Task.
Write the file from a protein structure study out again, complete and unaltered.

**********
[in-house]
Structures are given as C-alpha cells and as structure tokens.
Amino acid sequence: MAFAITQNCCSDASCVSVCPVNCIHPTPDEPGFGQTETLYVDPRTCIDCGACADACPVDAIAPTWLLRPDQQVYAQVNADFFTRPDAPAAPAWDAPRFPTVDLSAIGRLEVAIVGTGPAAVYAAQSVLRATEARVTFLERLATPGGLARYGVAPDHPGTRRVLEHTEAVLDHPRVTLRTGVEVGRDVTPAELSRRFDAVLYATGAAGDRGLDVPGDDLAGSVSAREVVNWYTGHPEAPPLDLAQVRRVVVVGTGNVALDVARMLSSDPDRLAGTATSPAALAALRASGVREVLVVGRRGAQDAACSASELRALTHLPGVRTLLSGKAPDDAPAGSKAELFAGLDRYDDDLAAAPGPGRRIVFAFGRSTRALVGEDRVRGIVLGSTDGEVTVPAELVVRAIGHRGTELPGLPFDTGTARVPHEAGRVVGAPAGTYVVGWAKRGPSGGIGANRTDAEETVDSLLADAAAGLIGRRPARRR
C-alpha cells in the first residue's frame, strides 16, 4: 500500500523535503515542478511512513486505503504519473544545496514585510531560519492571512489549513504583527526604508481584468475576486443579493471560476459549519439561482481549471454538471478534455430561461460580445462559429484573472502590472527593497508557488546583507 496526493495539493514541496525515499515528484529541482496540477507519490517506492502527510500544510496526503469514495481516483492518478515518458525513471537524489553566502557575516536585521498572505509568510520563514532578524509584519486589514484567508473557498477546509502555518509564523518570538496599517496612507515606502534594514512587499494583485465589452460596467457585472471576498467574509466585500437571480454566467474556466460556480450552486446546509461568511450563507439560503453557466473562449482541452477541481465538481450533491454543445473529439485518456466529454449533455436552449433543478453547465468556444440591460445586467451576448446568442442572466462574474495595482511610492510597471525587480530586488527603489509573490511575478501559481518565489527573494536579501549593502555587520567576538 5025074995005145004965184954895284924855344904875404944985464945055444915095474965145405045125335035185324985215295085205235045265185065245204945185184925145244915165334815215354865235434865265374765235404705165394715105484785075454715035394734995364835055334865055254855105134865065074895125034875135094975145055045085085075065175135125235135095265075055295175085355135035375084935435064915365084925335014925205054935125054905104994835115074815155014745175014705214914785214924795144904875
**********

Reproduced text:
[in-house]
Structures are given as C-alpha cells and as structure tokens.
Amino acid sequence: MAFAITQNCCSDASCVSVCPVNCIHPTPDEPGFGQTETLYVDPRTCIDCGACADACPVDAIAPTWLLRPDQQVYAQVNADFFTRPDAPAAPAWDAPRFPTVDLSAIGRLEVAIVGTGPAAVYAAQSVLRATEARVTFLERLATPGGLARYGVAPDHPGTRRVLEHTEAVLDHPRVTLRTGVEVGRDVTPAELSRRFDAVLYATGAAGDRGLDVPGDDLAGSVSAREVVNWYTGHPEAPPLDLAQVRRVVVVGTGNVALDVARMLSSDPDRLAGTATSPAALAALRASGVREVLVVGRRGAQDAACSASELRALTHLPGVRTLLSGKAPDDAPAGSKAELFAGLDRYDDDLAAAPGPGRRIVFAFGRSTRALVGEDRVRGIVLGSTDGEVTVPAELVVRAIGHRGTELPGLPFDTGTARVPHEAGRVVGAPAGTYVVGWAKRGPSGGIGANRTDAEETVDSLLADAAAGLIGRRPARRR
C-alpha cells in the first residue's frame, strides 16, 4: 500500500523535503515542478511512513486505503504519473544545496514585510531560519492571512489549513504583527526604508481584468475576486443579493471560476459549519439561482481549471454538471478534455430561461460580445462559429484573472502590472527593497508557488546583507 496526493495539493514541496525515499515528484529541482496540477507519490517506492502527510500544510496526503469514495481516483492518478515518458525513471537524489553566502557575516536585521498572505509568510520563514532578524509584519486589514484567508473557498477546509502555518509564523518570538496599517496612507515606502534594514512587499494583485465589452460596467457585472471576498467574509466585500437571480454566467474556466460556480450552486446546509461568511450563507439560503453557466473562449482541452477541481465538481450533491454543445473529439485518456466529454449533455436552449433543478453547465468556444440591460445586467451576448446568442442572466462574474495595482511610492510597471525587480530586488527603489509573490511575478501559481518565489527573494536579501549593502555587520567576538 5025074995005145004965184954895284924855344904875404944985464945055444915095474965145405045125335035185324985215295085205235045265185065245204945185184925145244915165334815215354865235434865265374765235404705165394715105484785075454715035394734995364835055334865055254855105134865065074895125034875135094975145055045085085075065175135125235135095265075055295175085355135035375084935435064915365084925335014925205054935125054905104994835115074815155014745175014705214914785214924795144904875